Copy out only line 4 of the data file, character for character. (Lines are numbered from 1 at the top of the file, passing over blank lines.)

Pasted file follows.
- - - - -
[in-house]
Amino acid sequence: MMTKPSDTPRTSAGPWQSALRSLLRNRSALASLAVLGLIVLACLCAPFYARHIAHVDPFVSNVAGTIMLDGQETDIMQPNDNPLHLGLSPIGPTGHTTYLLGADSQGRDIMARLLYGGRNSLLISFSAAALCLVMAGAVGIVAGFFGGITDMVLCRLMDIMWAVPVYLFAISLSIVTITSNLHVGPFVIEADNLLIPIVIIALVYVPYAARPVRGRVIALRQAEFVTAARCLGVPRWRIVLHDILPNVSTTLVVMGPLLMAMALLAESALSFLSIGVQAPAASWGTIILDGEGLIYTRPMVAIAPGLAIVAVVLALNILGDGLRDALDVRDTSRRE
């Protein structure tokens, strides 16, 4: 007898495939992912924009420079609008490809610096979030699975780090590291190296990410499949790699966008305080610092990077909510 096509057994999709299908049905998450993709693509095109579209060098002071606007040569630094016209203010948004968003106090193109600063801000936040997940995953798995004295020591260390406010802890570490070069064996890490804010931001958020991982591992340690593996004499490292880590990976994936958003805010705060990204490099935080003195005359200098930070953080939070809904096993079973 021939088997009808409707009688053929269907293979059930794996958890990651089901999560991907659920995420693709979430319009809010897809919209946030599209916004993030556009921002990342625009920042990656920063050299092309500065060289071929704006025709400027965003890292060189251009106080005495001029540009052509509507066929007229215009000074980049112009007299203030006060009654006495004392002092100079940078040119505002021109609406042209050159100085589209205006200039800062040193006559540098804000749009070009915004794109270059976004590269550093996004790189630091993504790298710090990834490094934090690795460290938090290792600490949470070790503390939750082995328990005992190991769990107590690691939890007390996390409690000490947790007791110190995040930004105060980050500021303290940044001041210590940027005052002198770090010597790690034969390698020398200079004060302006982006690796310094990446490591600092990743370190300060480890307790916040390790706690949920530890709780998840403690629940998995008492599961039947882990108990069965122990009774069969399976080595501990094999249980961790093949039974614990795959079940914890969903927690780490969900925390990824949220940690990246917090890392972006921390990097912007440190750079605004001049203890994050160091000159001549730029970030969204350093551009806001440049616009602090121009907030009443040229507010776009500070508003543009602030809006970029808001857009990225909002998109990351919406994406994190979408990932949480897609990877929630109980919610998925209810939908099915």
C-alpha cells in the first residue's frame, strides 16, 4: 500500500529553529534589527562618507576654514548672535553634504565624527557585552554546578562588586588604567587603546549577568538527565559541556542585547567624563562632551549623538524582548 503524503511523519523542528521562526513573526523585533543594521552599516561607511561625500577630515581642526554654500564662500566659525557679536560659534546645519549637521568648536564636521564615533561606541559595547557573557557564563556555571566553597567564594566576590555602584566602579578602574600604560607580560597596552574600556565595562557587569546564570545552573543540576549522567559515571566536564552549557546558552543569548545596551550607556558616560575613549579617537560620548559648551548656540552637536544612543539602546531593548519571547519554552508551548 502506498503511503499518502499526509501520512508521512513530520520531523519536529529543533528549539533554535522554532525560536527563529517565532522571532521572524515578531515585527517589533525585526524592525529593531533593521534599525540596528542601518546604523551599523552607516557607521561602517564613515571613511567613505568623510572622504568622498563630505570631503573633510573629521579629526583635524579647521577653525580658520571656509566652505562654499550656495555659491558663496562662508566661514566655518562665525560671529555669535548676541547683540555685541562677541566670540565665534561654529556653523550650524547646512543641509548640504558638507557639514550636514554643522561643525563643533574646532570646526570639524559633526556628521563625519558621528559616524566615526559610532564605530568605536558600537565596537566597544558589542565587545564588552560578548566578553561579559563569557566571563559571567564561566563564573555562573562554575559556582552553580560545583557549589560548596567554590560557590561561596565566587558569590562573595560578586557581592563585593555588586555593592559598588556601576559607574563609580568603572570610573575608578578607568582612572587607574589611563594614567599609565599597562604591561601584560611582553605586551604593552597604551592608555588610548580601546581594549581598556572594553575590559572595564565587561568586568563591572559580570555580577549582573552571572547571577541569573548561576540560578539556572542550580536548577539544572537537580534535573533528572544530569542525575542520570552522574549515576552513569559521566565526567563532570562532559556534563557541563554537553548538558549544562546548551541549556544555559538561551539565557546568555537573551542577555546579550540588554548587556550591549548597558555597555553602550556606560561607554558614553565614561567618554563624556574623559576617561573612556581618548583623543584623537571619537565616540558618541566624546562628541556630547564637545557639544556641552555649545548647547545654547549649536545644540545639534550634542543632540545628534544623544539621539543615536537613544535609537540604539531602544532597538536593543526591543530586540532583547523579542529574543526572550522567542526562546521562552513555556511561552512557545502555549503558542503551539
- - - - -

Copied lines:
C-alpha cells in the first residue's frame, strides 16, 4: 500500500529553529534589527562618507576654514548672535553634504565624527557585552554546578562588586588604567587603546549577568538527565559541556542585547567624563562632551549623538524582548 503524503511523519523542528521562526513573526523585533543594521552599516561607511561625500577630515581642526554654500564662500566659525557679536560659534546645519549637521568648536564636521564615533561606541559595547557573557557564563556555571566553597567564594566576590555602584566602579578602574600604560607580560597596552574600556565595562557587569546564570545552573543540576549522567559515571566536564552549557546558552543569548545596551550607556558616560575613549579617537560620548559648551548656540552637536544612543539602546531593548519571547519554552508551548 502506498503511503499518502499526509501520512508521512513530520520531523519536529529543533528549539533554535522554532525560536527563529517565532522571532521572524515578531515585527517589533525585526524592525529593531533593521534599525540596528542601518546604523551599523552607516557607521561602517564613515571613511567613505568623510572622504568622498563630505570631503573633510573629521579629526583635524579647521577653525580658520571656509566652505562654499550656495555659491558663496562662508566661514566655518562665525560671529555669535548676541547683540555685541562677541566670540565665534561654529556653523550650524547646512543641509548640504558638507557639514550636514554643522561643525563643533574646532570646526570639524559633526556628521563625519558621528559616524566615526559610532564605530568605536558600537565596537566597544558589542565587545564588552560578548566578553561579559563569557566571563559571567564561566563564573555562573562554575559556582552553580560545583557549589560548596567554590560557590561561596565566587558569590562573595560578586557581592563585593555588586555593592559598588556601576559607574563609580568603572570610573575608578578607568582612572587607574589611563594614567599609565599597562604591561601584560611582553605586551604593552597604551592608555588610548580601546581594549581598556572594553575590559572595564565587561568586568563591572559580570555580577549582573552571572547571577541569573548561576540560578539556572542550580536548577539544572537537580534535573533528572544530569542525575542520570552522574549515576552513569559521566565526567563532570562532559556534563557541563554537553548538558549544562546548551541549556544555559538561551539565557546568555537573551542577555546579550540588554548587556550591549548597558555597555553602550556606560561607554558614553565614561567618554563624556574623559576617561573612556581618548583623543584623537571619537565616540558618541566624546562628541556630547564637545557639544556641552555649545548647547545654547549649536545644540545639534550634542543632540545628534544623544539621539543615536537613544535609537540604539531602544532597538536593543526591543530586540532583547523579542529574543526572550522567542526562546521562552513555556511561552512557545502555549503558542503551539